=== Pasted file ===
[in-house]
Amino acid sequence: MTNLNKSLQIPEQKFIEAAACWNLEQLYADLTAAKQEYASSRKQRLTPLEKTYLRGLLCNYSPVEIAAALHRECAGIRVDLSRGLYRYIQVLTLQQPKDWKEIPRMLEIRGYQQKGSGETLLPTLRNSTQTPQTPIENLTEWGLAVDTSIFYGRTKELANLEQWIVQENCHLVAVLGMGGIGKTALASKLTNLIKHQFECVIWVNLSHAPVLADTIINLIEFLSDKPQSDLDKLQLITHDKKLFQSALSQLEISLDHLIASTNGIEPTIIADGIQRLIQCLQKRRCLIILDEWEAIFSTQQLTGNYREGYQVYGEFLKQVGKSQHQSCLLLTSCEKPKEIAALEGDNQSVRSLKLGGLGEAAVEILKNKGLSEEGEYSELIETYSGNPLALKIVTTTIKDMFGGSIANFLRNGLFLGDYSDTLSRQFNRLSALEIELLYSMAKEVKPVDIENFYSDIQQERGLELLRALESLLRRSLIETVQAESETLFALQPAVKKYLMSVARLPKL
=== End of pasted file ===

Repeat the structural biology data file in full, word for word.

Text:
[in-house]
Amino acid sequence: MTNLNKSLQIPEQKFIEAAACWNLEQLYADLTAAKQEYASSRKQRLTPLEKTYLRGLLCNYSPVEIAAALHRECAGIRVDLSRGLYRYIQVLTLQQPKDWKEIPRMLEIRGYQQKGSGETLLPTLRNSTQTPQTPIENLTEWGLAVDTSIFYGRTKELANLEQWIVQENCHLVAVLGMGGIGKTALASKLTNLIKHQFECVIWVNLSHAPVLADTIINLIEFLSDKPQSDLDKLQLITHDKKLFQSALSQLEISLDHLIASTNGIEPTIIADGIQRLIQCLQKRRCLIILDEWEAIFSTQQLTGNYREGYQVYGEFLKQVGKSQHQSCLLLTSCEKPKEIAALEGDNQSVRSLKLGGLGEAAVEILKNKGLSEEGEYSELIETYSGNPLALKIVTTTIKDMFGGSIANFLRNGLFLGDYSDTLSRQFNRLSALEIELLYSMAKEVKPVDIENFYSDIQQERGLELLRALESLLRRSLIETVQAESETLFALQPAVKKYLMSVARLPKL